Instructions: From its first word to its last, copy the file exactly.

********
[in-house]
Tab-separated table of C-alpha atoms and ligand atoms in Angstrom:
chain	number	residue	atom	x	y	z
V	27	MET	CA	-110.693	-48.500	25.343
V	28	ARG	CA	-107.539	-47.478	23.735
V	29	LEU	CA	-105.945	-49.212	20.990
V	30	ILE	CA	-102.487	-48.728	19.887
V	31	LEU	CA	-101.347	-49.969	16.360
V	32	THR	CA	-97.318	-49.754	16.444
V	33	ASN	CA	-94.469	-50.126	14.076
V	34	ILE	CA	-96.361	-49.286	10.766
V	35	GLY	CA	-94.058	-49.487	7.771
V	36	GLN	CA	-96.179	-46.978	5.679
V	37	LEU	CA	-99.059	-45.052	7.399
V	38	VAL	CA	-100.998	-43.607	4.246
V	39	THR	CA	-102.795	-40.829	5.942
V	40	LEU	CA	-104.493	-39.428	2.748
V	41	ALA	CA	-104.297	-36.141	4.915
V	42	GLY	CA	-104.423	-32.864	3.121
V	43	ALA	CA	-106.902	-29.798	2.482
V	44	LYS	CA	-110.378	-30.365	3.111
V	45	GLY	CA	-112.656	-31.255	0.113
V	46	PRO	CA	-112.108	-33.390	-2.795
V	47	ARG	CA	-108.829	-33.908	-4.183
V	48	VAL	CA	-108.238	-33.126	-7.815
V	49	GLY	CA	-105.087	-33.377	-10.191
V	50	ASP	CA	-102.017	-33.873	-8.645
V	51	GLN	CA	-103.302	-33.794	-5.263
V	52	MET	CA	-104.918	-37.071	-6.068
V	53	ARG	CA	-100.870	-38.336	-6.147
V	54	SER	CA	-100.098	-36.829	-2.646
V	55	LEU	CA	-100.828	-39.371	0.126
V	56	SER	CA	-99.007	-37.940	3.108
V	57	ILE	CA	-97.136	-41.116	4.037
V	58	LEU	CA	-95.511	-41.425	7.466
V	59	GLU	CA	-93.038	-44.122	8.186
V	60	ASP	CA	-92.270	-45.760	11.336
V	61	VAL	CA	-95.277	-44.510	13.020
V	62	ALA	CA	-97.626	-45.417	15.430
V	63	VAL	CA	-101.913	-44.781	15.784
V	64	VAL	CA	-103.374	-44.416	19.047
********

[in-house]
Tab-separated table of C-alpha atoms and ligand atoms in Angstrom:
chain	number	residue	atom	x	y	z
V	27	MET	CA	-110.693	-48.500	25.343
V	28	ARG	CA	-107.539	-47.478	23.735
V	29	LEU	CA	-105.945	-49.212	20.990
V	30	ILE	CA	-102.487	-48.728	19.887
V	31	LEU	CA	-101.347	-49.969	16.360
V	32	THR	CA	-97.318	-49.754	16.444
V	33	ASN	CA	-94.469	-50.126	14.076
V	34	ILE	CA	-96.361	-49.286	10.766
V	35	GLY	CA	-94.058	-49.487	7.771
V	36	GLN	CA	-96.179	-46.978	5.679
V	37	LEU	CA	-99.059	-45.052	7.399
V	38	VAL	CA	-100.998	-43.607	4.246
V	39	THR	CA	-102.795	-40.829	5.942
V	40	LEU	CA	-104.493	-39.428	2.748
V	41	ALA	CA	-104.297	-36.141	4.915
V	42	GLY	CA	-104.423	-32.864	3.121
V	43	ALA	CA	-106.902	-29.798	2.482
V	44	LYS	CA	-110.378	-30.365	3.111
V	45	GLY	CA	-112.656	-31.255	0.113
V	46	PRO	CA	-112.108	-33.390	-2.795
V	47	ARG	CA	-108.829	-33.908	-4.183
V	48	VAL	CA	-108.238	-33.126	-7.815
V	49	GLY	CA	-105.087	-33.377	-10.191
V	50	ASP	CA	-102.017	-33.873	-8.645
V	51	GLN	CA	-103.302	-33.794	-5.263
V	52	MET	CA	-104.918	-37.071	-6.068
V	53	ARG	CA	-100.870	-38.336	-6.147
V	54	SER	CA	-100.098	-36.829	-2.646
V	55	LEU	CA	-100.828	-39.371	0.126
V	56	SER	CA	-99.007	-37.940	3.108
V	57	ILE	CA	-97.136	-41.116	4.037
V	58	LEU	CA	-95.511	-41.425	7.466
V	59	GLU	CA	-93.038	-44.122	8.186
V	60	ASP	CA	-92.270	-45.760	11.336
V	61	VAL	CA	-95.277	-44.510	13.020
V	62	ALA	CA	-97.626	-45.417	15.430
V	63	VAL	CA	-101.913	-44.781	15.784
V	64	VAL	CA	-103.374	-44.416	19.047